Once we reach the best model fit with regard to controlling for fixed country-level characteristics, we proceed with conducting sensitivity analysis to our assumptions about measurement equivalence across countries. Our model assumes that concepts of national solidarity and openness towards migrants are partially homogenous across the investigated countries (see Kankaraš et al. 2010). Specifically, we assume that the relationship between the latent variables (X, Y) and observed variables (A-G) do not differ by the latent country classes (Z). We test this by first releasing the model assumption about independence between observed indicators (A-G), X, and Z, by sequentially adding interaction terms \({\lambda }_{itv}^{AXZ}\),\(\dots , {\lambda }_{ouv}^{GYZ}\). Subsequently, we try out whether we could reach a more parsimonious model by constraining intercepts of observed variables (A-G) to be independent of the latent country class by constraining \({\lambda }_{iv}^{AZ},\dots , {\lambda }_{ov}^{GZ}\) to be equal to 0 (this would be considered moving towards structural homogeneity—higher level of measurement equivalence). Evaluating the model fit will show whether we truly found the best fitting model and whether our results are dependent on our assumptions about measurement equivalence.


The results section proceeds as follows: first, we present model fit criteria and explain the logic behind selecting our final model. Then we show the distribution of national solidarity and openness towards migrants within the extracted latent classes. Next, we present the results on the individual-level, i.e. the association of latent groups with socio-economic and demographic variables. In the last part, we test the two theories postulating a relationship between country-level migration and social spending and the propensity of holding one of the four solidarity types.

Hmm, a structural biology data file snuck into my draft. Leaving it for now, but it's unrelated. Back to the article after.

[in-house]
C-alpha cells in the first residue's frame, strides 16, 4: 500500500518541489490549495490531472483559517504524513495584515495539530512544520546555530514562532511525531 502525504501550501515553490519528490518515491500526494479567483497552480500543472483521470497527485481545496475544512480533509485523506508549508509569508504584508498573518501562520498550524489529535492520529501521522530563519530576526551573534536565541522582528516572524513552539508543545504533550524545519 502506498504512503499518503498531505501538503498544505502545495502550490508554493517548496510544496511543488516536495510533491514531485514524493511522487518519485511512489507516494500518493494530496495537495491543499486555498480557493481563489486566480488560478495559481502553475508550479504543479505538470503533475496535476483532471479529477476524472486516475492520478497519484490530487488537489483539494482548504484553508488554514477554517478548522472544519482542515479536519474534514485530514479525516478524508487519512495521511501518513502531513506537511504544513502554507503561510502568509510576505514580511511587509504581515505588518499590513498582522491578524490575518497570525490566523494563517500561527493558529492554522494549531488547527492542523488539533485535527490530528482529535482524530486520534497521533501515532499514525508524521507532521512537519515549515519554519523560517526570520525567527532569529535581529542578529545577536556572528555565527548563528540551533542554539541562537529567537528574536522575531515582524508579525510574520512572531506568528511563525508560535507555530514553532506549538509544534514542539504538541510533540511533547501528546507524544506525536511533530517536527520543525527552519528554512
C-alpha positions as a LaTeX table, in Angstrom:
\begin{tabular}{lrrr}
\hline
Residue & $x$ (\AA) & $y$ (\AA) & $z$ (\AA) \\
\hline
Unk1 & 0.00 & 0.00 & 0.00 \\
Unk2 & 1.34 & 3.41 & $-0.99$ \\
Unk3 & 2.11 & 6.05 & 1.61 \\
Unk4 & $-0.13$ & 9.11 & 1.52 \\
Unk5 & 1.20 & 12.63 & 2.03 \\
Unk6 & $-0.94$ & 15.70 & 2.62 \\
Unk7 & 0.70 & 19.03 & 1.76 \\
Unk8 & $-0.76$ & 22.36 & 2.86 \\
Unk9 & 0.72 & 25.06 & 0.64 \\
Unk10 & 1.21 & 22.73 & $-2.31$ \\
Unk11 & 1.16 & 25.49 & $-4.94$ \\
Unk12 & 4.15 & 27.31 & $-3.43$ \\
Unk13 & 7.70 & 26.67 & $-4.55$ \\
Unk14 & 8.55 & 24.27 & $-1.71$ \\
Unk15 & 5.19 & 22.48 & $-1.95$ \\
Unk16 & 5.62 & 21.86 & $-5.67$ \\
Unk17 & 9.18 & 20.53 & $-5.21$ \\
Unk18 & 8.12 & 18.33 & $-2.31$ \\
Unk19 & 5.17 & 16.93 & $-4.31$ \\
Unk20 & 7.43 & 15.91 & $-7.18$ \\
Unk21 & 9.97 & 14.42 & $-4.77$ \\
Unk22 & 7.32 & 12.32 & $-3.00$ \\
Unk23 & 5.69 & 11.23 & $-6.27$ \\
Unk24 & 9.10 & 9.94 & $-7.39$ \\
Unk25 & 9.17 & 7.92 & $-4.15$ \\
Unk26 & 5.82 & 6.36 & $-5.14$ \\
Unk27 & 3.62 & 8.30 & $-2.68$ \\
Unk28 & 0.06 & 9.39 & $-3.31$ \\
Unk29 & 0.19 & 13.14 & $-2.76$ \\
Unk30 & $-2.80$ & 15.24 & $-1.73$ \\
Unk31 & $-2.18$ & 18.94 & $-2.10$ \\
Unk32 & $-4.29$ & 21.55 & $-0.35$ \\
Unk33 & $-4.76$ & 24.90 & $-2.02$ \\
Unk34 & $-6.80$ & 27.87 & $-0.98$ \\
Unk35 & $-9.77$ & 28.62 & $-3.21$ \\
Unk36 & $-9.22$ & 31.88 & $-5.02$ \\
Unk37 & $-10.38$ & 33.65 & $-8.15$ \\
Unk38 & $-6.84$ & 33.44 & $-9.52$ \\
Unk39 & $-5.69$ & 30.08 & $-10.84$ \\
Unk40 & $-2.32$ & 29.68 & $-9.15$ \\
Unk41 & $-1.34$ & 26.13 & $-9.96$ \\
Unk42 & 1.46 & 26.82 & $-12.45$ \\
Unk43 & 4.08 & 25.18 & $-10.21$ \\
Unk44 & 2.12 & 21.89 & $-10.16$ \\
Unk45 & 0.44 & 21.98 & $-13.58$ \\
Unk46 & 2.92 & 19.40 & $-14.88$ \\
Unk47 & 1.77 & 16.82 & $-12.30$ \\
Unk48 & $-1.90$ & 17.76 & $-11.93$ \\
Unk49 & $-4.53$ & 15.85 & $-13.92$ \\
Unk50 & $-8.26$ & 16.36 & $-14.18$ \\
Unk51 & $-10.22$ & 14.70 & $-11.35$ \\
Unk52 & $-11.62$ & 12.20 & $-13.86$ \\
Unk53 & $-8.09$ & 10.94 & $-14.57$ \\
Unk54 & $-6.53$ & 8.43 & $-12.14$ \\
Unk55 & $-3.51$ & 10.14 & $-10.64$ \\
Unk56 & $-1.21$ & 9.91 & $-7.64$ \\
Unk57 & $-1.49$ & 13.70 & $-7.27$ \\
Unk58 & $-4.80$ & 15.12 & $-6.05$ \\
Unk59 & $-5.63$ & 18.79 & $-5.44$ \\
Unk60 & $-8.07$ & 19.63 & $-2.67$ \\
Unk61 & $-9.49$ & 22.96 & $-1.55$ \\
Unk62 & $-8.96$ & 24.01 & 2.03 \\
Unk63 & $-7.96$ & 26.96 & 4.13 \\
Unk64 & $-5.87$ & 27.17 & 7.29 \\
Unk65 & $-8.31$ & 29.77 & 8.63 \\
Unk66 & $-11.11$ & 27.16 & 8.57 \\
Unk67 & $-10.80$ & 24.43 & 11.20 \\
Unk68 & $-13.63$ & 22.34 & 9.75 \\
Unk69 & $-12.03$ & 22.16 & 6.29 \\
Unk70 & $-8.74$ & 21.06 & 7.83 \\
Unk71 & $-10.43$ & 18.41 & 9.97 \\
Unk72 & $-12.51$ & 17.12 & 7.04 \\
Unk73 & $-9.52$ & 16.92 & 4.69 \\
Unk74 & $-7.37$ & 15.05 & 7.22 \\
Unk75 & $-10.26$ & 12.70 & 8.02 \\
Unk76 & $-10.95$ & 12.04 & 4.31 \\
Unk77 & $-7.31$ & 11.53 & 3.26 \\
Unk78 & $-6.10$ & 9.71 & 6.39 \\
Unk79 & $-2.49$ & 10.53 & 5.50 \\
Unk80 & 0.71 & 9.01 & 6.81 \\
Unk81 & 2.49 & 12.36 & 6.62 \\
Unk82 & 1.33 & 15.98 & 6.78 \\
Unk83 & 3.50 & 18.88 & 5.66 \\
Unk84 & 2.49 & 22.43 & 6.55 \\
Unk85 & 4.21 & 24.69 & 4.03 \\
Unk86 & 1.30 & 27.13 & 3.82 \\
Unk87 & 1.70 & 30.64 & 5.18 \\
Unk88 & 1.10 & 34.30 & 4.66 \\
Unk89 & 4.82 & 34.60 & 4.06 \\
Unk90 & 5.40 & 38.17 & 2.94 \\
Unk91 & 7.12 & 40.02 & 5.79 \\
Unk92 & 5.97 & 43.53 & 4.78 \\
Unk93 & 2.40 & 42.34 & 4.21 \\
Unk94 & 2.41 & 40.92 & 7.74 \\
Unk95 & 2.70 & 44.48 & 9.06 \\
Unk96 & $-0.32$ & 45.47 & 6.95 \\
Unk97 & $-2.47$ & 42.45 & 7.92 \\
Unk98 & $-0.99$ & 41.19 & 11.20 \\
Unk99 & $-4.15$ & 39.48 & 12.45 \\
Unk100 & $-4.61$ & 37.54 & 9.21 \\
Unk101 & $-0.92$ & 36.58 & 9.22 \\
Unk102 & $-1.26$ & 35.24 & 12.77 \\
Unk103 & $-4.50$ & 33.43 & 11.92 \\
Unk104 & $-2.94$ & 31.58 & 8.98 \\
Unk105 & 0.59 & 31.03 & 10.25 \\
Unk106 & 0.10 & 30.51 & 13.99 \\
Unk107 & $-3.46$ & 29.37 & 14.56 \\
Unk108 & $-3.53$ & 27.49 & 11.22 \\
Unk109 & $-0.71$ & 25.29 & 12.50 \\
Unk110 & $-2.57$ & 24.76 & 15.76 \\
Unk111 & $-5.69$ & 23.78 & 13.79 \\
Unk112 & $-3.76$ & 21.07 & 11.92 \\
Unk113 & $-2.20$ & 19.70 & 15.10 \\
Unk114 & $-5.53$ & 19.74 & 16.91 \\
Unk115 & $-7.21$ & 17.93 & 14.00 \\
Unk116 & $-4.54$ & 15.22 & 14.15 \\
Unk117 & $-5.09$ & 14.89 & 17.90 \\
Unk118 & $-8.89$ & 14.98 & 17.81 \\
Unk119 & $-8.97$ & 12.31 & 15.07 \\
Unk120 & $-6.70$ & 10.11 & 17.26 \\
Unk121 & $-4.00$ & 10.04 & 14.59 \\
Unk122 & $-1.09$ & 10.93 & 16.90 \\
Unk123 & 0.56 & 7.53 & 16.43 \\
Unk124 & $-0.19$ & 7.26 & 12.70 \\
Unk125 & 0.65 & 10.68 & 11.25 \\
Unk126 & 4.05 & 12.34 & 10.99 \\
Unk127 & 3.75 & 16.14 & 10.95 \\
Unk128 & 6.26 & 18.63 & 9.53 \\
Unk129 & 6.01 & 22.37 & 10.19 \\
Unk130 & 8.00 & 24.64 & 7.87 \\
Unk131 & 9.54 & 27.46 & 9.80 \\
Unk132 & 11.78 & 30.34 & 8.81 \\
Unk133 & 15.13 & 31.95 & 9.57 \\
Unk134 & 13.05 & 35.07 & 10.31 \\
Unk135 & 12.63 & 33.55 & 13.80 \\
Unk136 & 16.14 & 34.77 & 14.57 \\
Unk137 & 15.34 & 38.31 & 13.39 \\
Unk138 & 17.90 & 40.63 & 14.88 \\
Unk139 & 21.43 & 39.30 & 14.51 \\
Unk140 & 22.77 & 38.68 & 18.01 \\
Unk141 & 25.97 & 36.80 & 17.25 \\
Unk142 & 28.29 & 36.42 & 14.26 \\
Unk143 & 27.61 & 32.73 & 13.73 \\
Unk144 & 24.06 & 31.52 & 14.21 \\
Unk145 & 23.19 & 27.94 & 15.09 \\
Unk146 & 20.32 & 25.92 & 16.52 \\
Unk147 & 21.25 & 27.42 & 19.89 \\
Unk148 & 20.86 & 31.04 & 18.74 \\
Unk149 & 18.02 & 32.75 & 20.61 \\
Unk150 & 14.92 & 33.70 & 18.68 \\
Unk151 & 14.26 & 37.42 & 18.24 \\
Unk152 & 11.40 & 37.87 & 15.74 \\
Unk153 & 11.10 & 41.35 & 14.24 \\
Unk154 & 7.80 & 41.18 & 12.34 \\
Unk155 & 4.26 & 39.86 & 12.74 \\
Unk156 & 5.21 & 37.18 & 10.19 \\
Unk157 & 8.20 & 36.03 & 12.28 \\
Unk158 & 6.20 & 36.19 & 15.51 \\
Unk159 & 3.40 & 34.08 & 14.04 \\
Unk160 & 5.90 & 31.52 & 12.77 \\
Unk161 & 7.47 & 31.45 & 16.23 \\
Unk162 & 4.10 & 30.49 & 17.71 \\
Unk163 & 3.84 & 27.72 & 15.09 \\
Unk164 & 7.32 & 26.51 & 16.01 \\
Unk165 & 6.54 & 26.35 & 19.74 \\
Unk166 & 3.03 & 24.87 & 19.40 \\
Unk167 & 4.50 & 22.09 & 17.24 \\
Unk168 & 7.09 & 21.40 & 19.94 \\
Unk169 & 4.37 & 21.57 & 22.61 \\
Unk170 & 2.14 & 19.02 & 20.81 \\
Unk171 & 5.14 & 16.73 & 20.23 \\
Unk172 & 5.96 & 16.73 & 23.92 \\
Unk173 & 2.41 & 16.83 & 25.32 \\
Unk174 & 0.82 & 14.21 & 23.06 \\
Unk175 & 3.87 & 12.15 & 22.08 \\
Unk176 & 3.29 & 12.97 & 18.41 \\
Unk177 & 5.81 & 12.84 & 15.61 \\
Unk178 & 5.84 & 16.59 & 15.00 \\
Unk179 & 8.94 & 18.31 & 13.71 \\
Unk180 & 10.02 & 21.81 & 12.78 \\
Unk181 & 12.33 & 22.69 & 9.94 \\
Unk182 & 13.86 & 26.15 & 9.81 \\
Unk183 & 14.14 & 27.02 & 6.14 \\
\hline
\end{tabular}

Model selection

Following our theoretical discussion, we estimate a model with two independent factors that results into four theoretically deduced clusters. In terms of model fit, the estimated two-factor model is a substantial improvement to the one-factor model; however also adding the third and fourth factors provide marginal improvements to model fit compared to models with a lower number of factors. This is expected, as adding factors will usually result in better model fit because models with more factors have fewer restrictions. Nevertheless, adding more factors does not necessarily contribute to our understanding of the model. In case of three- and four-factor models, the added clusters are very low in size and are usually refinements of larger substantial theoretically based classes. We therefore decide to analyse the model with two factors which produces clusters of substantial size (> 5%) and remains theoretically grounded.

In the first part of Table 1 (1. Country Cluster), we iteratively increase the number of latent country clusters to account for fixed country-level characteristics. As can be seen, Model 4 with four country clusters has the best model fit.

Table 1 Latent discrete factor model fit indices (tenfold cross-validation)

We test our model assumption about measurement equivalence across the countries in the second (2. Release model assumptions) and third (3. Constrain model assumptions) parts of Table 1. We compare these tests to the best model we obtained so far (Model 4) and see that neither of these manipulations show a better model fit in terms of BIC and SABIC. We therefore conclude that neither of these manipulations yield evidence for a different level of measurement equivalence and proceed to the analysis with a partially homogenous model. These tests also provide important evidence for comparability of our extracted segments. Partial homogeneity means that although intercepts for indicators are different for each country, the loading (i.e. the connection) between the observed indicators and the latent factors are equal, hence the meaning of the factors can be considered equivalent across investigated countries.

National solidarity and openness towards migration